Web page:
The benefits of public-private-partnerships in these networks have often been overstated while the risks and challenges have been understated. We have seen them work and believe communities should continue to seek them where appropriate, but they should not be rushed into because they are less controversial than other solutions.

Sometimes we have to stop and remember that we will live for decades with the choices we make now. It was true when communities starting building their own electrical networks and is still true today. I hope the series has provided some context of how challenging it can be without removing all hope that we can stop Comcast, AT&T, and others from monopolizing our access to the Internet.

In this final piece, I want to turn to a different form of partnership - the open access network. I think it follows naturally as many in Seattle and other large cities would be more likely to invest in publicly owned fiber networks if they did not have to offer services - that being the most competitive, entreprenuerial, and difficult aspect of modern fiber networks.

Chattanooga construction

The desire to focus on long term investments rather than rapidly evolving services is a natural reaction given the historic role of local governments in long term infrastructure investments. Fiber certainly fits in that description and as many have noted, the comparison to roads is apt. An open access fiber network allows many businesses to reach end users just as roads allow Fedex, UPS, and even the Post Office, to compete on a level playing field.

In an open access approach, the local government would build...

Read more
Posted January 21, 2014 by christopher

About six months ago, I was quite bullish on advances in over-the-top (OTT) video making it easier for communities to build fiber networks because they would no longer have to deal with the challenges of securing and delivering traditional cable television channels. I explored these challenges in a recent post.

OTT video includes Hulu, Netflix, Apple TV, and similar services that deliver video content over your broadband connection, ideally to your television. Last summer, we were anticipating more devices and services that would expand OTT options.

In the time since, I have been disappointed. There have been advances - the Google Chromecast dongle works well (if you have a good Wi-Fi signal near your TV - no ethernet option unfortunately). But Chromecast works with a limited suite of video services.

Hulu works well enough, but seems to have fewer shows that I want to watch available on Hulu plus. Also, Comcast owns it and won't always be shackled by the temporary conditions it agreed to in order to secure permission to buy NBC Universal.

Aereo continues to be a very interesting model but will be fighting in the courts for awhile yet, creating an air of uncertainty over its future. Additionally, its business model hurts public access media (locally produced content), which often depends on franchise fees that Aereo and broadband providers don't have to pay. On the other hand, Aereo solves the problem of getting sports programming over the top and that is a big deal.

We had high hopes for an announcement from Intel that it would begin marketing a service offering television channels over the top but it ran into the steep barriers to entry we have previously noted. Now the Intel effort is dead to us: Verizon has purchased it.

Maybe Sony or Samsung or some other manufacturer will suddenly come out with a breakthrough, but given my experience with their user interfaces, I would be shocked if it were usable, to say nothing of...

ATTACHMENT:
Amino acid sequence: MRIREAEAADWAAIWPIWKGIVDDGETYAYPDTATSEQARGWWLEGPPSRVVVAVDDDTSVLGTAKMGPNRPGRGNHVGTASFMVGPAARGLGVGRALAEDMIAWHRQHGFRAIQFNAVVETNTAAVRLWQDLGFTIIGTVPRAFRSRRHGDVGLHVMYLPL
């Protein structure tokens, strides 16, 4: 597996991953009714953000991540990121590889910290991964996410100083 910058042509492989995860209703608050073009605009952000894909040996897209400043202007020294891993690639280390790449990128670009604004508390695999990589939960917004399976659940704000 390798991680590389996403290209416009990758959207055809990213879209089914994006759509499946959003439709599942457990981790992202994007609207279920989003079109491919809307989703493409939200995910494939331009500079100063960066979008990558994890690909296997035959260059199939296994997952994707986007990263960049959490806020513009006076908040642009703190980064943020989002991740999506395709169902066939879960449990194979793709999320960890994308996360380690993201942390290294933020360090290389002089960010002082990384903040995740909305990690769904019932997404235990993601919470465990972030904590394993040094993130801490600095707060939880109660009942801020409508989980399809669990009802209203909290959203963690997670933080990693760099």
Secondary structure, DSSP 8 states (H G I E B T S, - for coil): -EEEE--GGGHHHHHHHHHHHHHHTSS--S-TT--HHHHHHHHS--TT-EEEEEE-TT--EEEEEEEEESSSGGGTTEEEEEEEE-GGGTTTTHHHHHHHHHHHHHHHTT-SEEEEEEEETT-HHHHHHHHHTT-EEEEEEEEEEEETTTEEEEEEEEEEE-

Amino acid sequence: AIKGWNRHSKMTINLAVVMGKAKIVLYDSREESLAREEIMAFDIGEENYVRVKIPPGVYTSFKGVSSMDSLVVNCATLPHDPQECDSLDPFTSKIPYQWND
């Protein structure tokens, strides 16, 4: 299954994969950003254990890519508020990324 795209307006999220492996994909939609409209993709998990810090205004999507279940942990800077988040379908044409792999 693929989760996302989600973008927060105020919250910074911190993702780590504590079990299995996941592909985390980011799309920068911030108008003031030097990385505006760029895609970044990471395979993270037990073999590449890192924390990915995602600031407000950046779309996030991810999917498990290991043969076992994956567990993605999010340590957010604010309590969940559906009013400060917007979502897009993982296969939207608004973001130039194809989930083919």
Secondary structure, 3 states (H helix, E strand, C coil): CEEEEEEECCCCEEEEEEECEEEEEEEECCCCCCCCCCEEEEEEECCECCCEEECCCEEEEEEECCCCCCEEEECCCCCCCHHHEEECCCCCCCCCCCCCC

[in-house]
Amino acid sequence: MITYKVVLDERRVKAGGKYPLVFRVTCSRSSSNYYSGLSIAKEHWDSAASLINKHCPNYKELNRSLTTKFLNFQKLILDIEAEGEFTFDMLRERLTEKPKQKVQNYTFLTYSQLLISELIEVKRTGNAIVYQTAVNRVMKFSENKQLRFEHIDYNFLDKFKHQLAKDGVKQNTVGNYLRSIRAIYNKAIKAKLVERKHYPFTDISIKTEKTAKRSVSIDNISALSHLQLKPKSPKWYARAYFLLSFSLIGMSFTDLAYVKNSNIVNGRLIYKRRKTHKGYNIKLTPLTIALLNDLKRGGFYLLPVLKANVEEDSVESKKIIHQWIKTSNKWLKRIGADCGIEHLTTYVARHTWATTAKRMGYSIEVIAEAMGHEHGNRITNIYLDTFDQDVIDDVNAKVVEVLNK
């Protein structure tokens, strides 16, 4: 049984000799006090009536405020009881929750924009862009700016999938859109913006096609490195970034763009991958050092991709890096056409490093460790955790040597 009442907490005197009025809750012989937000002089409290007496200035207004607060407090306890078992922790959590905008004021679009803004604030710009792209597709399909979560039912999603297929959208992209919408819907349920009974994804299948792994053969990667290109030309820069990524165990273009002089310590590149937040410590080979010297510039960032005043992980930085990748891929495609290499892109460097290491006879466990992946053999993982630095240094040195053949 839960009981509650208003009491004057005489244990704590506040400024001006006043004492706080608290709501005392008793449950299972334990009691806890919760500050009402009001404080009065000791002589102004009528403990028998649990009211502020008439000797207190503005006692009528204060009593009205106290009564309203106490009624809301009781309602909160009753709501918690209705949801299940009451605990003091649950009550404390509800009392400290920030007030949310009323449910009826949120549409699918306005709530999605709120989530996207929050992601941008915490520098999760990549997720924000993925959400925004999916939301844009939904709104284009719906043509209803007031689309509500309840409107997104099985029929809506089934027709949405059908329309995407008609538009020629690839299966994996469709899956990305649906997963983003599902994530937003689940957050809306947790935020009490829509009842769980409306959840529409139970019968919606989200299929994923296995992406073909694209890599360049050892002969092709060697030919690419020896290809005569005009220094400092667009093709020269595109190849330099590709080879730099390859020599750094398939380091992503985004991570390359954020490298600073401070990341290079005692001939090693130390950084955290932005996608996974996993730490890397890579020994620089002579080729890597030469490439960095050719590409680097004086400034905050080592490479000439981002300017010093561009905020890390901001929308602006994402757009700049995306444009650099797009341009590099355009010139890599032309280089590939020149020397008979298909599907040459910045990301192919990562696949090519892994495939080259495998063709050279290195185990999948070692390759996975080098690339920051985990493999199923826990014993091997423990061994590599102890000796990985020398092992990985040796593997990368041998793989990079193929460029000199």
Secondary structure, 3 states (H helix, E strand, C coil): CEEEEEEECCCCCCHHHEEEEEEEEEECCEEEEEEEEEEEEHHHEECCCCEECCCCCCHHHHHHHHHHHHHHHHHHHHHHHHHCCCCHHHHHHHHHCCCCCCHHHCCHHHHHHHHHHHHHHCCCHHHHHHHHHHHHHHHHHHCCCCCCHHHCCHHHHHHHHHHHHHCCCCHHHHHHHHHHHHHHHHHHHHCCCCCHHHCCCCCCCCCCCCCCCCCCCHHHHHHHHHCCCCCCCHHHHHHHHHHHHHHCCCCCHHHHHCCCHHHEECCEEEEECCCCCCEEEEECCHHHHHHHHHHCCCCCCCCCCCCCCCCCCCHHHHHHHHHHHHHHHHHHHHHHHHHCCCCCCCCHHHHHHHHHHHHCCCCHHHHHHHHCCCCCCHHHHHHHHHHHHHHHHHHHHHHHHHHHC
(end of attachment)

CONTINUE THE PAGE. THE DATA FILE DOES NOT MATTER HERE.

Read more
Posted January 21, 2014 by christopher

The municipal electric utility in Russellville has launched Kentucky's first citywide gigabit service on its FTTH network. Russellville Electric Plant Board General Manager Robert White joins us to share their motivations for building a fiber network.

The utility had originally offered some telecommunications services over a wireless system but recognized the need for a more robust fiber system, in part because of the lack of investment in modern telecommunications by incumbent cable and telephone providers.

Now Russellville has much better options for residents, local businesses, and schools. We expanded on this interview with a mini case study of their network.

Read the transcript of our conversation here.

We want your feedback and suggestions for the show - please e-mail us or leave a comment below. Also, feel free to suggest other guests, topics, or questions you want us to address.

This show is 15 minutes long and can be played below on this page or via iTunes or via the tool of your choice using this feed.

Listen to previous episodes here. You can can download this Mp3 file directly from here.

Find more episodes in our podcast index.

Thanks to Haggard Beat for the music, licensed using Creative Commons.

Posted January 16, 2014 by christopher

John St. Julien covered this story last month, but I couldn't resist amplifying it. Cox Cable, which has undoubtedly told hundreds of communities that they don't need anything better than what it delivers over its cable network, has opted for a full FTTH in a wealthy new development in California's Orange County.

CED has the details, but the key point for us is yet another recognition that cable networks are yesterday's technology, unable to deliver the services that communities need today and will certainly need tomorrow.

Communities are smart to invest in their own fiber networks not only because the technology is superior, but because local, community ownership results in a more accountable network that will continue to meet community needs long into the future. Municipal electric networks have offered less expensive, more reliable services for over 100 years in some cases - a track record that reminds us how powerful this model can be.